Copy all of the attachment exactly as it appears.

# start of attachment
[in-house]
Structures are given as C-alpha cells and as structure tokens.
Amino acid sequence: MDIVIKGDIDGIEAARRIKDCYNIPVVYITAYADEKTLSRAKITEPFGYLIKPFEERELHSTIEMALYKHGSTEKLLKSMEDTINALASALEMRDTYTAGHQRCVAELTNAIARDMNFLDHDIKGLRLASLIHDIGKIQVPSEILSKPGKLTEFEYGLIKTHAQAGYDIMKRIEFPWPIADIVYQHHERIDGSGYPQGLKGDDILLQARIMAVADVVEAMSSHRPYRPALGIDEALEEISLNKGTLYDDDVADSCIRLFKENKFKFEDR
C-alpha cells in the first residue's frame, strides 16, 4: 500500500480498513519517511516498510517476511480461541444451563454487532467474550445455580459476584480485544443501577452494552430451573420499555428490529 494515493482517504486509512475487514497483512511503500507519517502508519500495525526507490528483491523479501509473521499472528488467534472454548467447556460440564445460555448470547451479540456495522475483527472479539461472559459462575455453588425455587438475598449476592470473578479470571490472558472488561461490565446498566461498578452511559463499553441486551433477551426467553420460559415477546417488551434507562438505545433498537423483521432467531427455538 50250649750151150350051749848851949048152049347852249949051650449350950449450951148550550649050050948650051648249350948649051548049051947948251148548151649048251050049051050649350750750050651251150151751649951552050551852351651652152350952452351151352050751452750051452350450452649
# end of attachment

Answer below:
[in-house]
Structures are given as C-alpha cells and as structure tokens.
Amino acid sequence: MDIVIKGDIDGIEAARRIKDCYNIPVVYITAYADEKTLSRAKITEPFGYLIKPFEERELHSTIEMALYKHGSTEKLLKSMEDTINALASALEMRDTYTAGHQRCVAELTNAIARDMNFLDHDIKGLRLASLIHDIGKIQVPSEILSKPGKLTEFEYGLIKTHAQAGYDIMKRIEFPWPIADIVYQHHERIDGSGYPQGLKGDDILLQARIMAVADVVEAMSSHRPYRPALGIDEALEEISLNKGTLYDDDVADSCIRLFKENKFKFEDR
C-alpha cells in the first residue's frame, strides 16, 4: 500500500480498513519517511516498510517476511480461541444451563454487532467474550445455580459476584480485544443501577452494552430451573420499555428490529 494515493482517504486509512475487514497483512511503500507519517502508519500495525526507490528483491523479501509473521499472528488467534472454548467447556460440564445460555448470547451479540456495522475483527472479539461472559459462575455453588425455587438475598449476592470473578479470571490472558472488561461490565446498566461498578452511559463499553441486551433477551426467553420460559415477546417488551434507562438505545433498537423483521432467531427455538 50250649750151150350051749848851949048152049347852249949051650449350950449450951148550550649050050948650051648249350948649051548049051947948251148548151649048251050049051050649350750750050651251150151751649951552050551852351651652152350952452351151352050751452750051452350450452649